Eric Rosenthal Reports
Thoughts and observations about issues, trends, and controversies in the cancer community.
Thursday, July 10, 2014
Stand Up to Cancer’s (SU2C) fourth live one-hour commercial-free telecast (Sept. 5, 8-9 pm ET/PT) has been expanded to include four Canadian broadcast networks, which will feature Canada-specific cancer content.
The biannual fundraising special has traditionally aired from Hollywood since the first one in 2008, and in past years many celebrities have been said to be unable to attend because of a conflict with the Toronto International Film Festival, held at the same time.
But talks that began in spring 2013 between the Entertainment Industry Foundation (EIF), the nonprofit philanthropic arm of the film and television industry that sponsors SU2C, and Canadian broadcasters resulted in a collaborative effort to tailor the telecast to include cancer information of interest to a Canadian audience.
Tom Hudson, MD, President and Scientific Director of the Ontario Institute for Cancer Research, said during a telephone interview that cancer has eclipsed heart disease as the leading cause of death in Canada.
And according to the Canadian Cancer Society, this year more than 191,000 new cases of cancer will be diagnosed in Canada, and more than 76,000 Canadians will die of the disease. Canadian statistics show that prostate cancer is the most commonly diagnosed cancer among men (24% of cases); breast cancer is the most commonly diagnosed cancer among women (26%); and lung cancer remains the leading cause of cancer death among both men and women.
Earlier this week all of Canada’s English language broadcast networks (CBC, City, CTV, and Global) announced at a news conference in Toronto an “unprecedented collaboration” to simultaneously air the Stand Up program with ABC, CBS, NBC, FOX, and numerous other U.S. cable channels.
Speaking at the event were SU2C Canada celebrity “ambassadors” Dan Aykroyd, Kyle MacLachlan, and Jesse Tyler Ferguson.
The Sept. 5 telecast will originate from Los Angeles with cutaways to a live event in Toronto featuring actors participating in the Toronto film festival, Canadian broadcasters, and representatives from health-related charities, government-funded organizations, and industry. The Canadian version will also include cancer information and statistics specific to Canadian audiences.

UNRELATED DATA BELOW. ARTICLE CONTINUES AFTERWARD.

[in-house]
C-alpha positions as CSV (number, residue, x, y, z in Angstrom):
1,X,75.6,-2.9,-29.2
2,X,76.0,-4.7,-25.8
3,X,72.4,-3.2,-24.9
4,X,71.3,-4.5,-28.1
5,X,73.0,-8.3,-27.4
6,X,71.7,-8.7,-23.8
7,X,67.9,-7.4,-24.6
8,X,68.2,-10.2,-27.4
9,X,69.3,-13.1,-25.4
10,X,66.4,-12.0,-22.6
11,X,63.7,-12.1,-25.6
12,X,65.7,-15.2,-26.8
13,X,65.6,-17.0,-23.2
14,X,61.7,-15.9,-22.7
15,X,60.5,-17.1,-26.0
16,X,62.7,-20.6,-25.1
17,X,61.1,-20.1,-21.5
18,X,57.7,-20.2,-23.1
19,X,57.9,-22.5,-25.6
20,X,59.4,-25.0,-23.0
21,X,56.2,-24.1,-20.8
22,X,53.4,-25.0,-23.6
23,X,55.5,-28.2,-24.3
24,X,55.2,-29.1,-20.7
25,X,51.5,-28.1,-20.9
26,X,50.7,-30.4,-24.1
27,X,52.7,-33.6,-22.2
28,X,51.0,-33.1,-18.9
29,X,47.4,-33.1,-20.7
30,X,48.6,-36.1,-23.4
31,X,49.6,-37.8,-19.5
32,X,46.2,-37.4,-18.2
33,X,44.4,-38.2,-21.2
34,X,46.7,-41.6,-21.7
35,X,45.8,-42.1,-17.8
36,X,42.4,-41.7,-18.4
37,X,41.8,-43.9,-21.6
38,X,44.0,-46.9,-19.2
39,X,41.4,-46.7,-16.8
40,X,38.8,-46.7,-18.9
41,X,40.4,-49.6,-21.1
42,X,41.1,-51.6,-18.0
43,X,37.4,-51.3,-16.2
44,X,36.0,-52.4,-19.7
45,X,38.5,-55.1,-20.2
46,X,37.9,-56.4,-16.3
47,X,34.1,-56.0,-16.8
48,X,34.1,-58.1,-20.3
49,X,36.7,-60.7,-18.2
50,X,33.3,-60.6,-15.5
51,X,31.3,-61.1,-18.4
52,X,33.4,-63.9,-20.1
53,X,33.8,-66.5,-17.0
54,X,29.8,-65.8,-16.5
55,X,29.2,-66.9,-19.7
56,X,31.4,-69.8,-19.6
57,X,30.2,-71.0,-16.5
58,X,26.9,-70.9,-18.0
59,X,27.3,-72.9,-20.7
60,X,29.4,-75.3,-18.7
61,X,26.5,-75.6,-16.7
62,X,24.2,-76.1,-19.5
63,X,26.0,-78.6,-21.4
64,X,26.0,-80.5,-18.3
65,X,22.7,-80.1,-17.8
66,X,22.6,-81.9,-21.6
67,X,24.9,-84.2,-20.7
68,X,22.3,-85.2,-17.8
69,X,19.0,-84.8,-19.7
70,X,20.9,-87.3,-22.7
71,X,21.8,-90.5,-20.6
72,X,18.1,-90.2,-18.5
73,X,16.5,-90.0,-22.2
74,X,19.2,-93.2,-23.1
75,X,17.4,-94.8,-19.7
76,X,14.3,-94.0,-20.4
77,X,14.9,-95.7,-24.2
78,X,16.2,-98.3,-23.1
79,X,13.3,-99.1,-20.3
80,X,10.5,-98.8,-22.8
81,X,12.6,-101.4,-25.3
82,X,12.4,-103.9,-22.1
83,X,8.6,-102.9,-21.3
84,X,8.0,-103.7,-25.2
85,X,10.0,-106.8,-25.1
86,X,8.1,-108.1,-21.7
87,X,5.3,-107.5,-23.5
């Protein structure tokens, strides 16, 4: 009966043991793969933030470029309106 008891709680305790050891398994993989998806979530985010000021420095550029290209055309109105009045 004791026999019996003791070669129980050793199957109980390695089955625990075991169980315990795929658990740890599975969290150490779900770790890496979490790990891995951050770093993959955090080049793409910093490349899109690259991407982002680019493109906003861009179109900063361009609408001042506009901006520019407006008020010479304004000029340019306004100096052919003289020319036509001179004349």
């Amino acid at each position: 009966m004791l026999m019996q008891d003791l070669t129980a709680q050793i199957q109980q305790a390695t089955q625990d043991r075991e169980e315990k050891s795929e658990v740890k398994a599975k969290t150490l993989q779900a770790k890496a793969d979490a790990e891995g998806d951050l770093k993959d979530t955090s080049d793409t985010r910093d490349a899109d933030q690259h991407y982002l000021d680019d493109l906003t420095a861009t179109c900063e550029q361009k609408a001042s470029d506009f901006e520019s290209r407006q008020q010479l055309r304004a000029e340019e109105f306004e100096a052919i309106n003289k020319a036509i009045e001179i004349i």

The SU2C program will be executive produced by Joel Gallen, President of Tenth Planet Productions, and actress Gwyneth Paltrow, who will plan the show’s content in conjunction with the U.S.-based SU2C’s in-house production team.
To help enable Canadian participation, EIF Canada was established to conduct charitable programs in Canada addressing health issues, an EIF official explained. As a Canadian registered charity, the entity will permit contributors in Canada to receive tax-deductible receipts.
Donations raised through the Canadian outlets will fund Canadian Dream Teams, multidisciplinary translational cancer research teams, as well as educational and awareness programs that will include collaboration from various major Canadian organizations such as the Canadian Breast Cancer Foundation, with funding from the Canadian Imperial Bank of Commerce; the Canadian Cancer Society; the Cancer Stem Cell Consortium, with funding from Genome Canada and the Canadian Institutes of Health Research; and the Ontario Institute for Cancer Research. Current corporate supporters of SU2C Canada are MasterCard and AstraZeneca Canada.
Hudson said that requests for research proposals would be issued by SU2C Canada following the telecast, and would be reviewed by a SU2C Canada Scientific Advisory Committee co-chaired by Alan Bernstein, OC, PhD, FRSC, President and CEO of the Canadian Institute for Advanced Research; and Nobel Laureate Phillip A. Sharp, PhD, Institute Professor at Massachusetts Institute of Technology, who heads the original SU2C’s Scientific Advisory Committee.
EIF Canada expects to announce the new Dream Teams sometime during spring 2015, Hudson said.
He said that although it is premature to determine the areas of research for the Canadian Dream Teams, there is a need for innovative cancer prevention research, as well as work in cancer stem cells, and certain site-specific cancers including breast, pancreatic, and viral cancers. He noted that 33 Canadian cancer researchers are already involved in Dream Teams fielded through the U.S. initiative.
“I first became aware of SU2C at the American Association for Cancer Research’s 2010 Washington DC annual meeting when I wanted to hear the session dealing with the Dream Team’s efforts, but unfortunately was unable to get into the [totally filled] room,” he said, adding that whatever skepticism he might have had about the initiative was dismissed when he had opportunities to interact with the scientists, including Phillip Sharp; Daniel Von Hoff, MD; and Charles Sawyers, MD.